REVIEW: My Golden Days

16 05 2017

Maybe I’m missing something by not watching Arnaud Desplechin’s “My Sex Life … How I Got Into an Argument” before heading into “My Golden Days,” since both films revolve around Mathieu Amalric’s Paul Daedalus. (I blame the film’s lack of streaming availability in the U.S.) With no prior attachment to a character who spends the entire movie reflecting back on how three childhood and adolescent memories shaped him, the film felt self-indulgent and even a little self-serving.

And of course, the thread that I found the most fascinating – where a teenaged Daedalus sneaks into the USSR to give a forged passport to a Jewish dissident – lasts about just 20 minutes. Desplechin doles out a disproportionate amount of time to Daedalus’ first bombshell romantic experience with Esther (Lou Roy-Lecollinet). From my perspective, this seemed like the kind of coming-of-age story we’ve all seen a hundred times.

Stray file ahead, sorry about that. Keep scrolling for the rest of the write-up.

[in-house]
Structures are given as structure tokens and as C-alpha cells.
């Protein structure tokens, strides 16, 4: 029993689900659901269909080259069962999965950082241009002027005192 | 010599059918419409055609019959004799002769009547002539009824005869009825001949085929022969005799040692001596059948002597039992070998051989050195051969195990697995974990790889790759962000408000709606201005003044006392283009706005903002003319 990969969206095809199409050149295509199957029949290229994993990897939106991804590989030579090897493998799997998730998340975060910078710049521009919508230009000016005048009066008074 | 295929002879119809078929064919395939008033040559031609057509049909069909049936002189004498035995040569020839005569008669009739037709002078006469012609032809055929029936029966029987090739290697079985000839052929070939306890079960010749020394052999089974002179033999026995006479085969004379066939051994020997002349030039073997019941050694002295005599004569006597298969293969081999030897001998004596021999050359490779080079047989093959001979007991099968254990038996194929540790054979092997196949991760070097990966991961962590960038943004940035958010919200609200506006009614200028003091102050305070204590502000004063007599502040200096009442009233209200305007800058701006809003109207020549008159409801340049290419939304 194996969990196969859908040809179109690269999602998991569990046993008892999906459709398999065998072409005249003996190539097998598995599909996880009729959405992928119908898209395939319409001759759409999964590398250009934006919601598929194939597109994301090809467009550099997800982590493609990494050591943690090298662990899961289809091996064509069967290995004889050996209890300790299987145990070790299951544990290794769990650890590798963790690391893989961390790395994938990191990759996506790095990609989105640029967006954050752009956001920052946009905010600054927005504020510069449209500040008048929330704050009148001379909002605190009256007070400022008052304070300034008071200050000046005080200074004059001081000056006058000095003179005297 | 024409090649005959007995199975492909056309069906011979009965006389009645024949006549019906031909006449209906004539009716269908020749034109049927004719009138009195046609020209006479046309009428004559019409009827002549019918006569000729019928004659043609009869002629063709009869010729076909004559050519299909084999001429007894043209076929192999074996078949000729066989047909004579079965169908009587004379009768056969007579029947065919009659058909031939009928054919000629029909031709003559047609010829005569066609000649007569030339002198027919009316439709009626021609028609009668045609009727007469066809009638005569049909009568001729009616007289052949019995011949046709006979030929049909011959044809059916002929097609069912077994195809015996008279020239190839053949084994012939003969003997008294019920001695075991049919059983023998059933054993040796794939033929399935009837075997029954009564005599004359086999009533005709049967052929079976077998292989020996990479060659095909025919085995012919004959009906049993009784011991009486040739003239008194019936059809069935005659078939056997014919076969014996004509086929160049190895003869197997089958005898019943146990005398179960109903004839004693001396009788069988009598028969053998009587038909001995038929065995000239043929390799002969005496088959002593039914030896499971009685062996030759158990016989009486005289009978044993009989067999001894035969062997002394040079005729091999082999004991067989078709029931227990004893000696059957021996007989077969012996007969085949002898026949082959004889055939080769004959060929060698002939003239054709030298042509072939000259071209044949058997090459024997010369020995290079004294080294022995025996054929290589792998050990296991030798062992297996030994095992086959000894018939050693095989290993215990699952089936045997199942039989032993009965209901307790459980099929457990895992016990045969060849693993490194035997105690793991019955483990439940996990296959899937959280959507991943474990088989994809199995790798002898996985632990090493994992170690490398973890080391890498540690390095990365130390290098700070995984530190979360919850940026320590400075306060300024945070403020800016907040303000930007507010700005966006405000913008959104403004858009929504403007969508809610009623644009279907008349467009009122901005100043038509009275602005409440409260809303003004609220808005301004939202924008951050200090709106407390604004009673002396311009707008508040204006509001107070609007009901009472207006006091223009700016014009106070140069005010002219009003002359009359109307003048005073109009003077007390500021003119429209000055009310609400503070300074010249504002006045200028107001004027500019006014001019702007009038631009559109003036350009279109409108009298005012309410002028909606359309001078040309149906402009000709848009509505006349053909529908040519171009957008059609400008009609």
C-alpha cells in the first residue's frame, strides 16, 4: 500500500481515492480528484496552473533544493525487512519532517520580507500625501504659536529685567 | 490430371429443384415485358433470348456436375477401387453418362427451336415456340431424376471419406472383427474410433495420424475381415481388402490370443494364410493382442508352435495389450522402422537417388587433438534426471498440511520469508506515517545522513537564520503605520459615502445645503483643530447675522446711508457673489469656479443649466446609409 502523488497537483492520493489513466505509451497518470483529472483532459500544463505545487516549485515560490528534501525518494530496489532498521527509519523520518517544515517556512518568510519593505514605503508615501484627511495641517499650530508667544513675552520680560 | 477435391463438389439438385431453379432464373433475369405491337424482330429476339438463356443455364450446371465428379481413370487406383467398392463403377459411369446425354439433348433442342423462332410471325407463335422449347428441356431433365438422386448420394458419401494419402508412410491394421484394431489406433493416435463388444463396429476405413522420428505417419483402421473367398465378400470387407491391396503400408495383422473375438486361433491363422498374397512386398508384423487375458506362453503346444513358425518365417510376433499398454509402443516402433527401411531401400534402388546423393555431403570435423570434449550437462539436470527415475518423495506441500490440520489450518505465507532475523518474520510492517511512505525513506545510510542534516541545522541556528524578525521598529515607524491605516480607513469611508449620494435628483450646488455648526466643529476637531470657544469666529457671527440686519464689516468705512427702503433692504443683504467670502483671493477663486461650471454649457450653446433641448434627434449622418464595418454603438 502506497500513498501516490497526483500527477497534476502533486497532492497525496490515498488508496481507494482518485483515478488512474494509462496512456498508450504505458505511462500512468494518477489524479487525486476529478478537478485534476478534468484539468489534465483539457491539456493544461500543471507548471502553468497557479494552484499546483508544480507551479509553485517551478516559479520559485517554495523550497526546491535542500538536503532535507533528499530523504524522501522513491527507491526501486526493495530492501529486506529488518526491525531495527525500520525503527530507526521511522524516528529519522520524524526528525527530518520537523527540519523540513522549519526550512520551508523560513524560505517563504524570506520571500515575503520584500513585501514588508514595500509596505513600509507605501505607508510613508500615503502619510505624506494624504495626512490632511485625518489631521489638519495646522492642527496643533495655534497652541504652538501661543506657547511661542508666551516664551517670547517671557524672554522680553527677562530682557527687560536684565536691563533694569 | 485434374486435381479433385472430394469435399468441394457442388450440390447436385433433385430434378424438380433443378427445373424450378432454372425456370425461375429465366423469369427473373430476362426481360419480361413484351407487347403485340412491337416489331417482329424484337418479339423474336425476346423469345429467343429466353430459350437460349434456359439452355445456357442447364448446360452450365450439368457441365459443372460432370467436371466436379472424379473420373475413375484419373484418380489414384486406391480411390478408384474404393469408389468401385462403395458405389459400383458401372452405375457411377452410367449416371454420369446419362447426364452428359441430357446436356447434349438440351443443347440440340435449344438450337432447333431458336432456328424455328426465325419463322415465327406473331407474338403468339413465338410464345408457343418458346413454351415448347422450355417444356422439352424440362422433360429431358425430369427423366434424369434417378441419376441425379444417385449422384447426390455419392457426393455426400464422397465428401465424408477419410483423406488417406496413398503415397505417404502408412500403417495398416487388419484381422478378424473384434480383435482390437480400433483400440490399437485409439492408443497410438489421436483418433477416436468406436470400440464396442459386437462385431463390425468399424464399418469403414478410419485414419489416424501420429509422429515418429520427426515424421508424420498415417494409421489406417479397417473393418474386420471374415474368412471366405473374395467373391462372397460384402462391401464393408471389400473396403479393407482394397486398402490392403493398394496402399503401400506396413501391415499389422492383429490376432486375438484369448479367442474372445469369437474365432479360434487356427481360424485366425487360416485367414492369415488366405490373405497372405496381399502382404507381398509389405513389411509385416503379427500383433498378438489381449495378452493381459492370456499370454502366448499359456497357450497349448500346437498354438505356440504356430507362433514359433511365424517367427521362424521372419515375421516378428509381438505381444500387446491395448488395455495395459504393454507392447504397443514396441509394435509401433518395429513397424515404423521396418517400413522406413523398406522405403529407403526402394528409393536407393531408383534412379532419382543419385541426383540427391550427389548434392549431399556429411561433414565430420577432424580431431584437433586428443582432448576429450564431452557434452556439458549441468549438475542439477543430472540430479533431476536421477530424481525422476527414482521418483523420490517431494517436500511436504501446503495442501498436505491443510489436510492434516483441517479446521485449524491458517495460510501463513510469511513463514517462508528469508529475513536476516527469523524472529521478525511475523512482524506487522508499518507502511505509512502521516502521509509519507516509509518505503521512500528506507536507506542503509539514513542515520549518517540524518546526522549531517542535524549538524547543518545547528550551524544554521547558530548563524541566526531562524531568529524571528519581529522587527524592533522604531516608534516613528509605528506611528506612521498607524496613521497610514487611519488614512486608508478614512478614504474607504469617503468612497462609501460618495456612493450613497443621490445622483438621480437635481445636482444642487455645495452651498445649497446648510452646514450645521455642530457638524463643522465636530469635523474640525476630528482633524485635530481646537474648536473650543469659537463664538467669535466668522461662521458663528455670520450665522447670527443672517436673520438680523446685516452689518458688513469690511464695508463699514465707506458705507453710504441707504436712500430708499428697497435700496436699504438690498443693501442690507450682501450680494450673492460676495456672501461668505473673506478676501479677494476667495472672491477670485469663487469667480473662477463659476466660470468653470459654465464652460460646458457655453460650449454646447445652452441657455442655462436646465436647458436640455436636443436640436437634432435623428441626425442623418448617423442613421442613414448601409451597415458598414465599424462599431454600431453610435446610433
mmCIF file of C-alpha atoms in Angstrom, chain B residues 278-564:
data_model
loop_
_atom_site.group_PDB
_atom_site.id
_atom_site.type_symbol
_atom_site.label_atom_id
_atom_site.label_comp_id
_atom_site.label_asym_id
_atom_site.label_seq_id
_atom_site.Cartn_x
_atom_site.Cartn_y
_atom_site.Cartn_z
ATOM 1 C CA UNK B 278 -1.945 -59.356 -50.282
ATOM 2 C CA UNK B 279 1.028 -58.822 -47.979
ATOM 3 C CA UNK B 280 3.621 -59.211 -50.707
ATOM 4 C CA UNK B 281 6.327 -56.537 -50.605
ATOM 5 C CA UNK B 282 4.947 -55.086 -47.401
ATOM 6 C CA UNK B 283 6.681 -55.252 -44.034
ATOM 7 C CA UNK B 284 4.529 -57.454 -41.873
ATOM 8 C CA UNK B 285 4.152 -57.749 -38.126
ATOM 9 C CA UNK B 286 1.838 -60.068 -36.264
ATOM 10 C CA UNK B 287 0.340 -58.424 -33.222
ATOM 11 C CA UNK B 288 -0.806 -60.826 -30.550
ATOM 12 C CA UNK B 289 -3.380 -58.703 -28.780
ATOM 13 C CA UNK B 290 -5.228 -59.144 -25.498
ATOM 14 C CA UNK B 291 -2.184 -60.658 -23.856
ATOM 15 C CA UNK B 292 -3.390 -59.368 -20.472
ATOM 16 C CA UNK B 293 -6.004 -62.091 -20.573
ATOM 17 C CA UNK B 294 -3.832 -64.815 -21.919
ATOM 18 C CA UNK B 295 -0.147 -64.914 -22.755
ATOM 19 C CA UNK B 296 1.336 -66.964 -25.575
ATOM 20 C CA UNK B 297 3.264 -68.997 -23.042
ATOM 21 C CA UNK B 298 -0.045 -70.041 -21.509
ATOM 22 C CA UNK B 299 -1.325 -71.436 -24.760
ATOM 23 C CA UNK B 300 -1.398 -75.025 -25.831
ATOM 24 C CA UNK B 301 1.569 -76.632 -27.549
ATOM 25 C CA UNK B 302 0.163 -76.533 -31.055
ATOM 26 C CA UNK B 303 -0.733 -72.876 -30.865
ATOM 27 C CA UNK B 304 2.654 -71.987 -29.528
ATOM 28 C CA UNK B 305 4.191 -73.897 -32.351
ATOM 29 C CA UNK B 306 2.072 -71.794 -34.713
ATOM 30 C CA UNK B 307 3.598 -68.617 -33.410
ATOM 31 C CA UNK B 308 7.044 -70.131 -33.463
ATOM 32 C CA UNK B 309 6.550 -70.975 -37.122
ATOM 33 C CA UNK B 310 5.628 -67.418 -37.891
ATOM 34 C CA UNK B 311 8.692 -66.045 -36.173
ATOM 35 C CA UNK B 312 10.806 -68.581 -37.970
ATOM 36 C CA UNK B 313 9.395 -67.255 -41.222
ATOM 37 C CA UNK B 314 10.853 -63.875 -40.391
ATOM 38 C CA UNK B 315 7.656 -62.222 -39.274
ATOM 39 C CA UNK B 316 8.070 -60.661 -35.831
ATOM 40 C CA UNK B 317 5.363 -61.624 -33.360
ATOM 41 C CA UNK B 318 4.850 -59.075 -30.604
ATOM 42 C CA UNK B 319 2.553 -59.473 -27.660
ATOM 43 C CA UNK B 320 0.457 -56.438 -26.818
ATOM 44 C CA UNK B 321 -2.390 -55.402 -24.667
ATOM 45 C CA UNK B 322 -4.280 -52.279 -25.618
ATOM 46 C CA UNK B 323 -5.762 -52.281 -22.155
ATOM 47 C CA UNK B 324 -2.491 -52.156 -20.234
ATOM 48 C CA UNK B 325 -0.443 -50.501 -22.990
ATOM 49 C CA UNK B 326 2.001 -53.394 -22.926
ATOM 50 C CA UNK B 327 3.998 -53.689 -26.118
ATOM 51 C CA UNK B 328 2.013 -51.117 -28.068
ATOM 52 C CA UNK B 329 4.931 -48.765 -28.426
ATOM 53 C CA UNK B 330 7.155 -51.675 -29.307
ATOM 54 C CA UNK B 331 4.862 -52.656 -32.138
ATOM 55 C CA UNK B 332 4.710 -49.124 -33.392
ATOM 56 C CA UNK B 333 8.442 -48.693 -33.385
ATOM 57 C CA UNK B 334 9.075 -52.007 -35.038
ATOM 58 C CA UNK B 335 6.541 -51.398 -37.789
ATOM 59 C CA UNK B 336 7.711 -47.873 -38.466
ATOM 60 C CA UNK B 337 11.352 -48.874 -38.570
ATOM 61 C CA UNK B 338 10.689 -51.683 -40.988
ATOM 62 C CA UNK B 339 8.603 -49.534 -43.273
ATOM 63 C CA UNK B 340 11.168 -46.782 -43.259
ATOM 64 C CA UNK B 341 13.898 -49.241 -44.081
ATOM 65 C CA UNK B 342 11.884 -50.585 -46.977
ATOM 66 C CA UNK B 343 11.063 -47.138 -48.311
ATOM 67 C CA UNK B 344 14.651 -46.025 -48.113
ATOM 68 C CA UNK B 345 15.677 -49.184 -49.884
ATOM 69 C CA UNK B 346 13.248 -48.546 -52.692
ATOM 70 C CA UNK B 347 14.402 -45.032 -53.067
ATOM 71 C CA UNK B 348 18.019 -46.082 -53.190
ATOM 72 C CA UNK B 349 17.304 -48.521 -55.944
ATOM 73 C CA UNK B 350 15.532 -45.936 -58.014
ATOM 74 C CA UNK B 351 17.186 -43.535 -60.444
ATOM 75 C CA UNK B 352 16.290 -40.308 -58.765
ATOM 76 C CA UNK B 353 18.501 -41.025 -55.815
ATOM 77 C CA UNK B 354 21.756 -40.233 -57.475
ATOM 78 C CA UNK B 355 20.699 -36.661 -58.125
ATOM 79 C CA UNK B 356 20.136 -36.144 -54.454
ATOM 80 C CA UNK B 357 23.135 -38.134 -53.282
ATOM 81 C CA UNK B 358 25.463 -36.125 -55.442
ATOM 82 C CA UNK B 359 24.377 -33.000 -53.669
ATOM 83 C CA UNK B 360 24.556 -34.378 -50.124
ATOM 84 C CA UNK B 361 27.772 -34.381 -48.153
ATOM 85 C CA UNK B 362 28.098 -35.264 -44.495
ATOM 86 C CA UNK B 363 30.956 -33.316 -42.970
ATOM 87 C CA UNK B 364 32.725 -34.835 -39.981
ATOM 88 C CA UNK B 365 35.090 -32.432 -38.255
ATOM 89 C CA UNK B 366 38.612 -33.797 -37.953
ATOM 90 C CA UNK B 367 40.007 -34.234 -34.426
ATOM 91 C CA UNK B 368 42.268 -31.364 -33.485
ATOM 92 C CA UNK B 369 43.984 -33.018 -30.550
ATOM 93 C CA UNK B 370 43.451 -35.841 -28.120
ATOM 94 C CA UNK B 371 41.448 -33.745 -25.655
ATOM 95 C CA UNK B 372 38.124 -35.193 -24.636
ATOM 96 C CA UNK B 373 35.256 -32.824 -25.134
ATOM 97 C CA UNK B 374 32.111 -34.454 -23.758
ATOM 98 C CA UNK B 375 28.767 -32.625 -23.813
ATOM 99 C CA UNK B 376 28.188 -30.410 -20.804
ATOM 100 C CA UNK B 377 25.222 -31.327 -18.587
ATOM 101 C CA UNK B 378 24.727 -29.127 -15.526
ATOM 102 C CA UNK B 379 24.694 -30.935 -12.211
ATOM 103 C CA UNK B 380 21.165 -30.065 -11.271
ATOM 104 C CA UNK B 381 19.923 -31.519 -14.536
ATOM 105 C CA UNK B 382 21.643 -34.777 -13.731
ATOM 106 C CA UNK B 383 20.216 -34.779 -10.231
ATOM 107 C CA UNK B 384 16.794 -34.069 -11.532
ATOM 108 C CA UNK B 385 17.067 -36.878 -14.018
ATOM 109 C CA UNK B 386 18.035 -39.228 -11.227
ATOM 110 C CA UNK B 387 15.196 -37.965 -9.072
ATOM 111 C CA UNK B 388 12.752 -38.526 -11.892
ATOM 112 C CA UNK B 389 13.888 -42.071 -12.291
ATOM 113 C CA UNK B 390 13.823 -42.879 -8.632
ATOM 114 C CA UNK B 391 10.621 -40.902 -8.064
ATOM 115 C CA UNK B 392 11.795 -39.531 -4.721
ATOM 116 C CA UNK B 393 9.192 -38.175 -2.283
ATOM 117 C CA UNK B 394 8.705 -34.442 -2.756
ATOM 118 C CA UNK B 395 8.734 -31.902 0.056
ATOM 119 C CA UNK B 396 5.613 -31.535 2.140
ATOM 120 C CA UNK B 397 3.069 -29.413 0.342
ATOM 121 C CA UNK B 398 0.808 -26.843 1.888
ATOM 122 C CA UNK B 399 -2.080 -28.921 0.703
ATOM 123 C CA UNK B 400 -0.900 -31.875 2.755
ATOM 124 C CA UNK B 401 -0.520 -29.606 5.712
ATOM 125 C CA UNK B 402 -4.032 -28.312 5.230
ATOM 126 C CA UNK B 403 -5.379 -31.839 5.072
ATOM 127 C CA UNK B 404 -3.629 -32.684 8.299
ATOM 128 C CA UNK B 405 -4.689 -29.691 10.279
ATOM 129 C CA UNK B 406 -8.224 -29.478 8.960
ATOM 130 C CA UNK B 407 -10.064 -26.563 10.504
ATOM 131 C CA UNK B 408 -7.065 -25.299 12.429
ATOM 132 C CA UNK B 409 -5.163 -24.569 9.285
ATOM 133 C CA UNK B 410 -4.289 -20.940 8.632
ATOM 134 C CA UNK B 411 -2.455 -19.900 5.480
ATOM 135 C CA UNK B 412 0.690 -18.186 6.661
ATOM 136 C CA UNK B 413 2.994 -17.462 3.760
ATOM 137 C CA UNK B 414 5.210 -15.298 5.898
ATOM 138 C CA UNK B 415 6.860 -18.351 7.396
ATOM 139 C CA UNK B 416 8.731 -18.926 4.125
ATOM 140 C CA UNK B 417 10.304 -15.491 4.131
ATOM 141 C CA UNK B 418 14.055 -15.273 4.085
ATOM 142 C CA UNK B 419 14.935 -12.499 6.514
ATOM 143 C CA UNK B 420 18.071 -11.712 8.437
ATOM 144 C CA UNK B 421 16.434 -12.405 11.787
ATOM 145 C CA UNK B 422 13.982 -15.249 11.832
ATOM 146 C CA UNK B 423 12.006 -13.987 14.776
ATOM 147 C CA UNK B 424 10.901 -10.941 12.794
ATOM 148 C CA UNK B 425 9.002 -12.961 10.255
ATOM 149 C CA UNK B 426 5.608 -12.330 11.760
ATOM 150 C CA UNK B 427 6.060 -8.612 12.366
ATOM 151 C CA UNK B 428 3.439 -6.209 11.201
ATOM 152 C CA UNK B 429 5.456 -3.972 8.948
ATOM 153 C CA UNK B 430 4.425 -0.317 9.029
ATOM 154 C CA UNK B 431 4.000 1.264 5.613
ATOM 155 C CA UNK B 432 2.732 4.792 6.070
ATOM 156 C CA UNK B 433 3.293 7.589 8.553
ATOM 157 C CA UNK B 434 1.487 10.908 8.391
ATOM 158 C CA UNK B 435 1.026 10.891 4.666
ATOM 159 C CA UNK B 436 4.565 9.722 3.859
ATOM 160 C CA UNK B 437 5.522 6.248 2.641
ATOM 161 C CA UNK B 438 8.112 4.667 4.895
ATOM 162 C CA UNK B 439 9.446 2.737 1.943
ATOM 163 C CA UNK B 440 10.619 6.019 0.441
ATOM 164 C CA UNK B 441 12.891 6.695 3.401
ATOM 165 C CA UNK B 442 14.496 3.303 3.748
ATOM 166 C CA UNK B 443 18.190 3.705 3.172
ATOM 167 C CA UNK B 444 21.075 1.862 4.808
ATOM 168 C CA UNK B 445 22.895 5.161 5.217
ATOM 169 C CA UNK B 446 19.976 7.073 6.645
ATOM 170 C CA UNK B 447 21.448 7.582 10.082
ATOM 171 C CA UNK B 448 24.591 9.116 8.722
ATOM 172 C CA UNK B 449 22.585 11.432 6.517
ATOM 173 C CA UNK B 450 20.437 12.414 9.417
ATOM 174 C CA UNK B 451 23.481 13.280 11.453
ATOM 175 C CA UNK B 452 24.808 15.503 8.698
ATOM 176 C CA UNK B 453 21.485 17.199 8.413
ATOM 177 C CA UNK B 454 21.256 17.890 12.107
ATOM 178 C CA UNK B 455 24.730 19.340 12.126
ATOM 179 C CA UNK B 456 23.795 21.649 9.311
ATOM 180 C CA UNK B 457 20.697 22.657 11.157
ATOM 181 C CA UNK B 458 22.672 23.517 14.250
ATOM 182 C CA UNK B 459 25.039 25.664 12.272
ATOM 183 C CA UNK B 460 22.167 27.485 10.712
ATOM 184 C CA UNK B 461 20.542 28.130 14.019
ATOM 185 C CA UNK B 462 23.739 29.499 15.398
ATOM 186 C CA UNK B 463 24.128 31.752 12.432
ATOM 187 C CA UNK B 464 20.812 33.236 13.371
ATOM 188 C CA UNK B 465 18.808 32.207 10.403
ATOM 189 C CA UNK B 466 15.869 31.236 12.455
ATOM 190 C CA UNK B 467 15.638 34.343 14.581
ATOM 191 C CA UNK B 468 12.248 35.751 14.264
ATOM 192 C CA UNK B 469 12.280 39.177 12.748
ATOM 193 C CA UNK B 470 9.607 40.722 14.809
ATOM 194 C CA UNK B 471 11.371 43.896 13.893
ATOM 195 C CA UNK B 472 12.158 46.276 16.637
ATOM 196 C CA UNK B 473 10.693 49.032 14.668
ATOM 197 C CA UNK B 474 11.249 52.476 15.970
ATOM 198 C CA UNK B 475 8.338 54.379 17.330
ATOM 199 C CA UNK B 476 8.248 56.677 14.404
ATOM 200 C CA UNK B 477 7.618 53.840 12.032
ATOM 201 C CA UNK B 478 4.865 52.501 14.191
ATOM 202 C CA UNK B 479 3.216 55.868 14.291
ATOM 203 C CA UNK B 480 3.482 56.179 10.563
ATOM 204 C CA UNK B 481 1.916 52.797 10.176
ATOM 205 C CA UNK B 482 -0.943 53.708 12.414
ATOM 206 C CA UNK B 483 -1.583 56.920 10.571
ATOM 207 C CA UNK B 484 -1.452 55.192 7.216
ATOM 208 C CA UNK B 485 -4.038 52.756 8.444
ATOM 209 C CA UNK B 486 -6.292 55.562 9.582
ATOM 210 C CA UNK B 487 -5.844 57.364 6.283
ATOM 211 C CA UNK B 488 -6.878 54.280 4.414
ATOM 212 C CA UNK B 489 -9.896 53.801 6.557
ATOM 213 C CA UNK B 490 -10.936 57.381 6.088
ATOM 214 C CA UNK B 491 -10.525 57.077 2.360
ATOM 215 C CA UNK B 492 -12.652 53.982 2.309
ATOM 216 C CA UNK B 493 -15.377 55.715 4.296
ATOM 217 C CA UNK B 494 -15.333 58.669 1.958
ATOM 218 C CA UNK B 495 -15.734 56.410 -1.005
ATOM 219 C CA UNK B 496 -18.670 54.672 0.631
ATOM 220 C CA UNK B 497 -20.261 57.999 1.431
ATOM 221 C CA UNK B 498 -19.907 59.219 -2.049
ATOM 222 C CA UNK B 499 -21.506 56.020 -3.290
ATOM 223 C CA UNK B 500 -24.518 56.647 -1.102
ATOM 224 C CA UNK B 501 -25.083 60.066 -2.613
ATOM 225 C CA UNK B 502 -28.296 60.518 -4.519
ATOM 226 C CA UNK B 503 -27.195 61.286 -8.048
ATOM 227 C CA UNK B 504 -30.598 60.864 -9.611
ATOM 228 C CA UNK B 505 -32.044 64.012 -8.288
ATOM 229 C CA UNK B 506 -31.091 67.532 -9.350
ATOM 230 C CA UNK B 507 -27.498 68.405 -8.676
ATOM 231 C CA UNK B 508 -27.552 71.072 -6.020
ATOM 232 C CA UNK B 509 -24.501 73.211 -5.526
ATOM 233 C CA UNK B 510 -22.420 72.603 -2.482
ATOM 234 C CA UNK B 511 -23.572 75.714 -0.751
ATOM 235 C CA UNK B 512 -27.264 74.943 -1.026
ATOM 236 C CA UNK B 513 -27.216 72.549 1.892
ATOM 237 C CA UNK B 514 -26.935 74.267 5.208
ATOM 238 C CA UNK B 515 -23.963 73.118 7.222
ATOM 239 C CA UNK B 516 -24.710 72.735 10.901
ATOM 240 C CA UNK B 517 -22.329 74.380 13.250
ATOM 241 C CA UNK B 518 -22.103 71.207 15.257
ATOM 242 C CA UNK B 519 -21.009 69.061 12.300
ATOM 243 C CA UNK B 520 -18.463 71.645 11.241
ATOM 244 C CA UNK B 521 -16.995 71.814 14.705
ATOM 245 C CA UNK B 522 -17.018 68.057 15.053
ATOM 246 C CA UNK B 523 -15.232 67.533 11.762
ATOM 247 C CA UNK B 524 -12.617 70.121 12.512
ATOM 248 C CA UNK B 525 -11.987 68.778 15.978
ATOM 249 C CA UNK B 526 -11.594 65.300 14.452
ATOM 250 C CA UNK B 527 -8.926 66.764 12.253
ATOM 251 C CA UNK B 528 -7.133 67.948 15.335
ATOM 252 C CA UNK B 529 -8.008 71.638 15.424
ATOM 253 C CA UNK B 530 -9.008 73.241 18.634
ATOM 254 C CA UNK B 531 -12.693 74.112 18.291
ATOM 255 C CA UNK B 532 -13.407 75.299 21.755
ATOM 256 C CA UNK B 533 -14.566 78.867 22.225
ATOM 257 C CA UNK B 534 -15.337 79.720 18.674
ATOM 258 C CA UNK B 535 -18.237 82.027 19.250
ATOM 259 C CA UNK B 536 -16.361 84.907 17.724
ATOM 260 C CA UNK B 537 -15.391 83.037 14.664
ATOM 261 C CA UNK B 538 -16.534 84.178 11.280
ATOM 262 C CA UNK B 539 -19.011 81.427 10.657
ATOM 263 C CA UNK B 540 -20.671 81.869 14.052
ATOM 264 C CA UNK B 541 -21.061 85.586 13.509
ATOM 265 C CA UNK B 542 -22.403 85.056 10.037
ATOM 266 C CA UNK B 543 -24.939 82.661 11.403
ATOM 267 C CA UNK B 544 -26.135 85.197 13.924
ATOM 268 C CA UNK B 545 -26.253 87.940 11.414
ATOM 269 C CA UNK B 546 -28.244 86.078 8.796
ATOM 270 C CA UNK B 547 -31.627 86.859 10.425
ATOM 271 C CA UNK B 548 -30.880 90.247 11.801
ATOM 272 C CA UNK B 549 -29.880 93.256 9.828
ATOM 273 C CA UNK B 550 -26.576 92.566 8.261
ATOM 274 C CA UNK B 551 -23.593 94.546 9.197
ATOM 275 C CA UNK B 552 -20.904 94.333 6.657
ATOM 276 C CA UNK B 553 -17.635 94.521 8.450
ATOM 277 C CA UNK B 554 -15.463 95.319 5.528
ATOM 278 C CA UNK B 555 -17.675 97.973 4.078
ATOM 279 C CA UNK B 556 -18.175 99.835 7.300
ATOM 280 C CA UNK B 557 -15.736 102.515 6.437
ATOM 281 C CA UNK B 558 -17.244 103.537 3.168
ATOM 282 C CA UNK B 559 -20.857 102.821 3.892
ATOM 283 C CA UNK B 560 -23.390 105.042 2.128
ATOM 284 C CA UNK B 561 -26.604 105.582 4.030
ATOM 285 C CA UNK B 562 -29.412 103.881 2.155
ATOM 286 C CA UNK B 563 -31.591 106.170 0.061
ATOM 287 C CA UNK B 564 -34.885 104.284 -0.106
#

The distinguishing feature of “My Golden Days” is that Desplechin frames these experiences through the lens of memory, in all the ways it softens the edges of and selectively omits from the historical record. It’s present both in the hazy narration of Daedalus and the techniques he uses, such as the early-cinema iris effect. But these memories were just that – memories – for me. If they were hinting at some kind of larger truth or grander developments in the Daedalus character, they were lost on this viewer. C+